Despite what we are seeing in terms of increased domestic production, Europe still has a large appetite for cannabis resin. Most of the cannabis resin for the European market is produced in Morocco and enters Europe via the Iberian Peninsula. Although seizures are down a little, we are not seeing the big decreases one might expect. We do have some evidence to suggest that the infrastructure developed for cannabis trafficking is being used for other drugs such as cocaine as well as for other illicit cargoes — which demonstrates why we have to take a holistic approach to these problems.
We will shortly be releasing a major new analysis of the European cannabis market… One of the things that strikes me in this analysis is the fact that more and more cannabis is entering Europe through our eastern borders and I think this will be a growing problem for the future. We do not yet see much cannabis resin used in the EU originating from Afghanistan, for example, but we know from UNODC sources that Afghan production has increased dramatically, making the country by volume probably the biggest global producer of cannabis resin, with production estimated at between 1 200 and 3 700 tonnes in 2010. Currently most of the Afghan cannabis is consumed outside Europe but this could change in the future and we need to remain alert to this kind of potential market development.
So if we look at future threats posed by cannabis trafficking in Europe as a whole, we see a complex picture which includes domestic production, links with other criminal activities and potentially new source countries.
I think this example has wider implications. Overall, we need to take into account a more dynamic situation in markets and trafficking routes. This is illustrated, not only by the fact that cocaine is now being trafficked on the cannabis route, through North Africa, but also by reports that suggest increasing interaction between heroin and cocaine trafficking operations. Historically, our analysis has tended to be drug and route specific, but I think this can no longer continue — and in my view this is an important topic for our discussions at this meeting.
Over the last few years, the development of the European cocaine market has brought with it several unexpected problems. At the international level, the development of new drug trafficking routes through West Africa has added instability and corruption to a region that was already fragile. All of us here recognise that drug use feeds corruption and undermines social development.
We are also seeing new innovative trafficking methods, such as the incorporation of cocaine into plastics, food or clothes and subsequent removal of the drug in so-called secondary extraction laboratories that are located within Europe. This kind of market innovation presents new challenges to our law enforcement efforts.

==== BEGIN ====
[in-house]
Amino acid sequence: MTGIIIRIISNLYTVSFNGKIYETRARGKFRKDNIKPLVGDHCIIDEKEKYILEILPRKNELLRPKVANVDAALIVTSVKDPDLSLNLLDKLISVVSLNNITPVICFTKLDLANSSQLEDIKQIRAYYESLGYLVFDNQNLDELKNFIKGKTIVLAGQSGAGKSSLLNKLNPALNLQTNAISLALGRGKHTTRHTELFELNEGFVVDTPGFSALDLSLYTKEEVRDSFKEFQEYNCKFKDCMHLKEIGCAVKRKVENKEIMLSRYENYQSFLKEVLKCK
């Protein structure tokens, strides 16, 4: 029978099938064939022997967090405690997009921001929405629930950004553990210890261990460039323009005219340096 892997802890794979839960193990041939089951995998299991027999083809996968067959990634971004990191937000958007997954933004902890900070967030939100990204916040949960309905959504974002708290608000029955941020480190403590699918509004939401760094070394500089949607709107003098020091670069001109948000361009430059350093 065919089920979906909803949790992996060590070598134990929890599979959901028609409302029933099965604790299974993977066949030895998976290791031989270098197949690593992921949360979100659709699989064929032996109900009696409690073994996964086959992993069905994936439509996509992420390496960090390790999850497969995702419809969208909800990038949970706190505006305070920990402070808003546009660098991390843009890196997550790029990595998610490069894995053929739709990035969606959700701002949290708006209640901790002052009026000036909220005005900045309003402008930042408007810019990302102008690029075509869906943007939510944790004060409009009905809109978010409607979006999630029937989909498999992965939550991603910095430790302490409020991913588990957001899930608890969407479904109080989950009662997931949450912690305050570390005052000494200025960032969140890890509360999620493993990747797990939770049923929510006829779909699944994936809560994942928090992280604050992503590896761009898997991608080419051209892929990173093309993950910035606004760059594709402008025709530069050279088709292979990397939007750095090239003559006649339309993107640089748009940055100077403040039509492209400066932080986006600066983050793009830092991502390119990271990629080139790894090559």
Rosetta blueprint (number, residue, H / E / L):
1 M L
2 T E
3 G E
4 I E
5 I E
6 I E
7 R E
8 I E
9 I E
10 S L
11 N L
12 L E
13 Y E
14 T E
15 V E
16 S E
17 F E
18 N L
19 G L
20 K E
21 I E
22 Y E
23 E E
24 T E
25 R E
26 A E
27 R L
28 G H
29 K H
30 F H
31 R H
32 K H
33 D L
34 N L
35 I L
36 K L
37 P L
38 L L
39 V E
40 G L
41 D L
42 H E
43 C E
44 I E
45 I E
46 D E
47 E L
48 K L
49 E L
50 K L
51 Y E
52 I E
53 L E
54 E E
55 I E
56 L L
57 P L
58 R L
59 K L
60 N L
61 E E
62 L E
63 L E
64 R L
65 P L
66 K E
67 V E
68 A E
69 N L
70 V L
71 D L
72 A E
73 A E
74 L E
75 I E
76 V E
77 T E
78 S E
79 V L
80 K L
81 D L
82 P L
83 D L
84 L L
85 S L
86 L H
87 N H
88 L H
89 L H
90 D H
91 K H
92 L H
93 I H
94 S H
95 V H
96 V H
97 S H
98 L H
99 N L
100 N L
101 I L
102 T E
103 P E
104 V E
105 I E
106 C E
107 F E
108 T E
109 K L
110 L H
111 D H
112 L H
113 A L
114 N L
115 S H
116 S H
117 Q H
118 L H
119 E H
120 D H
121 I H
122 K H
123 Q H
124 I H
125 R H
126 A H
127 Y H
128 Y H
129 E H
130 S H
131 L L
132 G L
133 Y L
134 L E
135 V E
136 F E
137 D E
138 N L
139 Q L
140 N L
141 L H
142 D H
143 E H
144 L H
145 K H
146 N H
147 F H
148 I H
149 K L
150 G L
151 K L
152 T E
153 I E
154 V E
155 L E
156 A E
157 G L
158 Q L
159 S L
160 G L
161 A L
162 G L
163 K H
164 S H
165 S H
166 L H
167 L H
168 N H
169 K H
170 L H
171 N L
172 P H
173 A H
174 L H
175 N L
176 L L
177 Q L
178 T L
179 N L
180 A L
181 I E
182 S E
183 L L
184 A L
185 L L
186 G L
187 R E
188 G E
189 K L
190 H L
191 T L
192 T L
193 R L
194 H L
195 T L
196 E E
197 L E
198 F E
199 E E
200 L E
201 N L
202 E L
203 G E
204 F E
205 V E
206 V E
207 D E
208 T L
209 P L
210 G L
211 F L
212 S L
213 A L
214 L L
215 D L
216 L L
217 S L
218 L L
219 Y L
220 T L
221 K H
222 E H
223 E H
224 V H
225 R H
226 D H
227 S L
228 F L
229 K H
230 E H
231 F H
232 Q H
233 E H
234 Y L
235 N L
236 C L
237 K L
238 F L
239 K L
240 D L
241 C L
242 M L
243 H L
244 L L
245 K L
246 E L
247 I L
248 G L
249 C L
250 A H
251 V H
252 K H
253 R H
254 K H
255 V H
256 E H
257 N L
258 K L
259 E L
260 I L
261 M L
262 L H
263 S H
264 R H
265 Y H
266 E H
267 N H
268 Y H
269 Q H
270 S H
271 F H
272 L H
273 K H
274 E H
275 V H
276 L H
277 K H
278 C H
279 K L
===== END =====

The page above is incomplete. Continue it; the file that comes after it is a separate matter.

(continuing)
The cocaine market continues to develop and we now receive reports of trafficking routes that use East Africa to smuggle cocaine into Europe. There were also reports of some major seizures in eastern Europe, a region where, until now, cocaine use has been very low. All these developments show that drug traffickers are quick to adapt to interdiction successes and actively seek out new routes and vulnerable entry points to Europe. We are faced with the challenge of keeping pace with an innovative and fast-moving opponent. But it is important not to be too pessimistic on our performance as we also have examples of how these challenges are being met by better targeted and more coordinated responses.
We know from seizure data that cocaine enters Europe through different ports and airports. Large cocaine seizures have been reported in recent years by Spain, Portugal, the United Kingdom, Italy, Bulgaria and France. While in many cases these seizures were the result of the work of national law enforcement bodies, there have also been seizures that were the result of cooperation between European countries. A good example for this is certainly MAOC–N (the Maritime Analysis and Operation Centre – Narcotics) that is located in Lisbon. MAOC–N allows participating countries to share information and prepare interventions targeting cocaine trafficking across the Atlantic. The organisation has facilitated the seizure of more than 60 tonnes of cocaine since its inception in 2007 — or to put that more concretely, cocaine with a wholesale value of around 5 billion euro.
A similar body — CECLAD–M — also operates in the Mediterranean. The ‘European pact to combat international drug trafficking’ is another promising initiative which will allow better information exchange and cooperation among European law enforcement bodies to disrupt the cocaine trade.